UNITED STATES V. ARTEAGO.
plaint it appeared had not been used. Commissioner Schoonmaker, in dismissing the complaint, says: "On these facts a contravention of the statute has not been shown; · · · confessedly there was no transportation under the pass; nothing whatever was done under it," and the complaint was dismissed. No different adjudica· tion, so far as I have found, has ever been made. A preference in transportation, is, therefore, of the essence of the offense. Every indictment must allege the necessary ingredients of the crime charged, or it is insufficient for putting the accused on trial. U. S. v. Hess, 124 U. S. 483, 8 Sup. Ct. 571. "Before a man can be punished, his case must be plainly and unmistakably within the statute;" and the indictment must show it to be so. U. S. v. Lacher, 134 U. S. 624, 628, 10 Sup. Ct 625; U. S. v. Brewer, 139 U. S.278, 288, 11 Sup. ct. 538. The issuing of a free pass for purposes not allowable, is doubtless prima facie evidence of an intent to furnish unlawfully free transportation; but there is nothing in the act that makes criminal the intent alone, or the mere issuing of a free pass without any actual transportation under it. The cases cited by the government from the reports of the interstate commerce commission show, on examination, that they are all dealing with "free carriage," and "free transportation," not with free tickets alone. See In re Boston & M. R. Co., 5 Interst. Commerce Com. R. (Off. Ed.) 6983, and Harvey v. Railroad Co., Id. 153, where nearly all the au· thorities are reviewed. An occasional ambiguity arises from the use of the words "free pass," as synonymous with a free ride. In the latter sense, and ih that alone, a free pass may be unlawful. This indictment, by describing the "free pass" as a writing and in haec verba, prevents any possible constructioo of the words of the indictment in the unlawful sense of free transportation, and as it does not charge any transportation, it is not sufficient to put the defendant on trial, and therefore the application to remove must be denied.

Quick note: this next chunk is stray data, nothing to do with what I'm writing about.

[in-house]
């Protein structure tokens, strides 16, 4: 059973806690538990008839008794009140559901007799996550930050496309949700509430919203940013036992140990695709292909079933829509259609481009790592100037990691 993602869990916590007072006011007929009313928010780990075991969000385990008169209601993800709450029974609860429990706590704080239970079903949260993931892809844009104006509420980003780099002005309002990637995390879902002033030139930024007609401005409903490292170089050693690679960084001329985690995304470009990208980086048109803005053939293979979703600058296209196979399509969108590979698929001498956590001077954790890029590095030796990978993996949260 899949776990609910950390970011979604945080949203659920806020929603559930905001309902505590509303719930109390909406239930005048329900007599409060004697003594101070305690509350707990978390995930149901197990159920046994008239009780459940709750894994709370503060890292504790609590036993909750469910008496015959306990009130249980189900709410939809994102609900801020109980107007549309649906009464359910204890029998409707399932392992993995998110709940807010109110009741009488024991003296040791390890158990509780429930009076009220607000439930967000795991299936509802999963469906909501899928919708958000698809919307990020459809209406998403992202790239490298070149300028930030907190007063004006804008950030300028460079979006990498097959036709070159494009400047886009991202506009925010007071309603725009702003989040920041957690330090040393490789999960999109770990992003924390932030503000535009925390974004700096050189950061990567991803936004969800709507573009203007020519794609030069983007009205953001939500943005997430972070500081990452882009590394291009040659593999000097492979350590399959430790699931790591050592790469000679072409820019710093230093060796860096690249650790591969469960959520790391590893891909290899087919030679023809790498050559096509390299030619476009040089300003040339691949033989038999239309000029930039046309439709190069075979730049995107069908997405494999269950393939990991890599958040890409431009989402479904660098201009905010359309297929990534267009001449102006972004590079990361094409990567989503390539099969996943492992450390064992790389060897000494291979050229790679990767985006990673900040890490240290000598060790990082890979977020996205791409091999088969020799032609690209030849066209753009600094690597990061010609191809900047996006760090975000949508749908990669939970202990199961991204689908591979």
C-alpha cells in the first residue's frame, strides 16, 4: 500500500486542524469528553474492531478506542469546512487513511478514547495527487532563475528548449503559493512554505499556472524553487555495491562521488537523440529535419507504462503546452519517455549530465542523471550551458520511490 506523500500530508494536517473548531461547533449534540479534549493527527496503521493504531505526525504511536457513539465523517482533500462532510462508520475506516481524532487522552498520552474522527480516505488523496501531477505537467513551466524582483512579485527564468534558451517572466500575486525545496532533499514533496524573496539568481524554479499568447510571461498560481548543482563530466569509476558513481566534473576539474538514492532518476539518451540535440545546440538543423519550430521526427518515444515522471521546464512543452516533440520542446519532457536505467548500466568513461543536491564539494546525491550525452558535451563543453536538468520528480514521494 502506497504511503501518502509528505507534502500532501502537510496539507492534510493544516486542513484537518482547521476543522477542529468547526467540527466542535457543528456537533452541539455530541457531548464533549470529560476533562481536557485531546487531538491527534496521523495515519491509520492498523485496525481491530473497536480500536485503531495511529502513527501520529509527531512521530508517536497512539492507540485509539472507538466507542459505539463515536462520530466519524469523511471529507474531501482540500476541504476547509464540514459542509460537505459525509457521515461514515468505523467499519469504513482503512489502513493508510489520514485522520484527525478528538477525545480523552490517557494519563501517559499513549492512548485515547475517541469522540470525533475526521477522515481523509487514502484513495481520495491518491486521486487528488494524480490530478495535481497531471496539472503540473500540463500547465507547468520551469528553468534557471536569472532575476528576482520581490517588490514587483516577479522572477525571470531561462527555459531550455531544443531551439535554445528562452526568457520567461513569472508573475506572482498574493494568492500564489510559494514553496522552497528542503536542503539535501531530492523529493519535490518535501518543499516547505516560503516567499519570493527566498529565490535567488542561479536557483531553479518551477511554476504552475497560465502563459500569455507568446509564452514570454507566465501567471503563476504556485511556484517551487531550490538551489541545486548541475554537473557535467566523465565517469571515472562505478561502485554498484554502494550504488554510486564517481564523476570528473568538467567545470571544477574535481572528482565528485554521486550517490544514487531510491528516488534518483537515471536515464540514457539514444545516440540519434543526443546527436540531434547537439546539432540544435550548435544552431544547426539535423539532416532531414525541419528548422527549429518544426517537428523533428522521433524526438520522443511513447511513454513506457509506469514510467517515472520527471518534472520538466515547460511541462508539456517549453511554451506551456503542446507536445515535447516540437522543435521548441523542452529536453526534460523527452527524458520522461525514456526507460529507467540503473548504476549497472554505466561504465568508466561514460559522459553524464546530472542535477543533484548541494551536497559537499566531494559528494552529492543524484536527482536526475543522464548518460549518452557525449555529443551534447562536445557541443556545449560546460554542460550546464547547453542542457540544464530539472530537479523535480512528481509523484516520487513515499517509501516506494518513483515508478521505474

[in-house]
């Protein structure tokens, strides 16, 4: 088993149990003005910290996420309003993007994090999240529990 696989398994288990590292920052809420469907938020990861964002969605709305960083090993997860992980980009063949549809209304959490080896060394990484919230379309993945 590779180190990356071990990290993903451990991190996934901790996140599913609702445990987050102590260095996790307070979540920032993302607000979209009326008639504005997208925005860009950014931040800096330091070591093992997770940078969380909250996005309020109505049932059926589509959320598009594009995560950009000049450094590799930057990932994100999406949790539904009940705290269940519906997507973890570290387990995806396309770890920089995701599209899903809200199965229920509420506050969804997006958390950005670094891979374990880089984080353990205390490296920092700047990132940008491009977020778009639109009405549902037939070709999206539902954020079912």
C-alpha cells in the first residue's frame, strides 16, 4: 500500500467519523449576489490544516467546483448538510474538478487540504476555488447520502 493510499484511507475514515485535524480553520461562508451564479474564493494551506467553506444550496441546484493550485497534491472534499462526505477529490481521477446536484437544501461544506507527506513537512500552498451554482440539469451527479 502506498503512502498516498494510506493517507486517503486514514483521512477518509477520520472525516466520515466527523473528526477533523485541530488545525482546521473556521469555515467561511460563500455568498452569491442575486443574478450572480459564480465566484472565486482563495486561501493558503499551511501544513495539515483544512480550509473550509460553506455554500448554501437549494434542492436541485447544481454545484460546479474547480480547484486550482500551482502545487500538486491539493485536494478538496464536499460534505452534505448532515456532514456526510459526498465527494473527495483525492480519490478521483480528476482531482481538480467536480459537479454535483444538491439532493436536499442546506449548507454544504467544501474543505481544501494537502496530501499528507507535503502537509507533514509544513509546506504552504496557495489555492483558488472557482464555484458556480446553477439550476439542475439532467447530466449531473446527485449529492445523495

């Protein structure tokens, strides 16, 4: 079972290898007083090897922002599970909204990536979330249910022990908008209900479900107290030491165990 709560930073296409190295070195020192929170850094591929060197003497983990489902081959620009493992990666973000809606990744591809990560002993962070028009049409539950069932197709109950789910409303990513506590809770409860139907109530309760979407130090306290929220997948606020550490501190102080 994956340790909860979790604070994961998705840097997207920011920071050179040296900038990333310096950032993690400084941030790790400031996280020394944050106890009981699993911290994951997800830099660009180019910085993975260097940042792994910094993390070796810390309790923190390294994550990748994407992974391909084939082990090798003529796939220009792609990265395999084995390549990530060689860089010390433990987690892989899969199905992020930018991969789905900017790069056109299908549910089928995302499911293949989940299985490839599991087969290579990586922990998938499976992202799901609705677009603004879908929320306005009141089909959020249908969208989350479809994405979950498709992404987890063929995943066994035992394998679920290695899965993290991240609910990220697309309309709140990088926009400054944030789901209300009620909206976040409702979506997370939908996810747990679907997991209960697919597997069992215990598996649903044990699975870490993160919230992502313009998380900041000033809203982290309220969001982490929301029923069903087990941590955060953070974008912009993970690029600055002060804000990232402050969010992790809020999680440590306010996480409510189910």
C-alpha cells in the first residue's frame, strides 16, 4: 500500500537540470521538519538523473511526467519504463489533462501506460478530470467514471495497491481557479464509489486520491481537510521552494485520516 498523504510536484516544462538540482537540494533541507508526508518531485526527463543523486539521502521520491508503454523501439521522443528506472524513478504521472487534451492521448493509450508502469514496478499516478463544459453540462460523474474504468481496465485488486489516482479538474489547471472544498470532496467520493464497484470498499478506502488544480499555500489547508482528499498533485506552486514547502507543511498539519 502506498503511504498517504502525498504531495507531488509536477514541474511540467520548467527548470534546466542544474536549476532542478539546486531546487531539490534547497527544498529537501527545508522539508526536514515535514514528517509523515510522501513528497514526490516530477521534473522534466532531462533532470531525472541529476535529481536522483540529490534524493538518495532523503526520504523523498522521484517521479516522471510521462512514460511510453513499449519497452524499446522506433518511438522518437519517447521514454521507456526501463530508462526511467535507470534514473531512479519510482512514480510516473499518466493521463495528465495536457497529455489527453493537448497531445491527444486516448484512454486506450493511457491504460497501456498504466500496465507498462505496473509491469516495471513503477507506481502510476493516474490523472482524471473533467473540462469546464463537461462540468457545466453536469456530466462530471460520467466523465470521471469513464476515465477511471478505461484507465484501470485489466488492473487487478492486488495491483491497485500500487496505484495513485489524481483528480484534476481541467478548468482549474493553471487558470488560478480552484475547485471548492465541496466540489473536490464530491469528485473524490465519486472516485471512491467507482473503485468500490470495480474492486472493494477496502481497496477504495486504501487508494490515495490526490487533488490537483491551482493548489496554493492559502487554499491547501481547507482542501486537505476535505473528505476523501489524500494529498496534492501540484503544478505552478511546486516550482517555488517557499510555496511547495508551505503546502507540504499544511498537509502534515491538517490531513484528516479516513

UNITED STATES v. ARTEAGO et al. (forty cases). (CircuIt Court ot Appeals, Fifth Circuit. May 7, 1895.) Nos. 267-290, 292-296, 298-301, 303-308, and 310.
bnaGRATION-CONTRACT LABOR LAWS-AUTHORITY OF SOORETARY OF TREASURY -JURISDICTION OF COUIITS-HABEAS CORPUS.
The action ot tbe secretary of the treasury in ordering the deportation ot Immigrants who have arrived wIthin a year, on the ground that tbey were landed in violation ot the contract labor laws (Acts February 26, 1885, February 23, 1887, October 19, 1888, March 3, 1891), cannot be reviewed or questioned In the courts; and hence there Is no jurisdiction to dlschar/te them on writs ot habeas corpus when held in custody by immigrant inspectors tor the purpose ot deportation pursuant to an order ot the secretary. Fong Yue T'lng v. U. S., 13 Sup. Ct. 1016, 149 U. S. 698, applied.
Appeal from the Circuit Court of the United States for the Southern District of Florida. These were writs of habeas corpus, issued upon the relation of Antonio Arteago and. 39 other Italian immigrants, who were held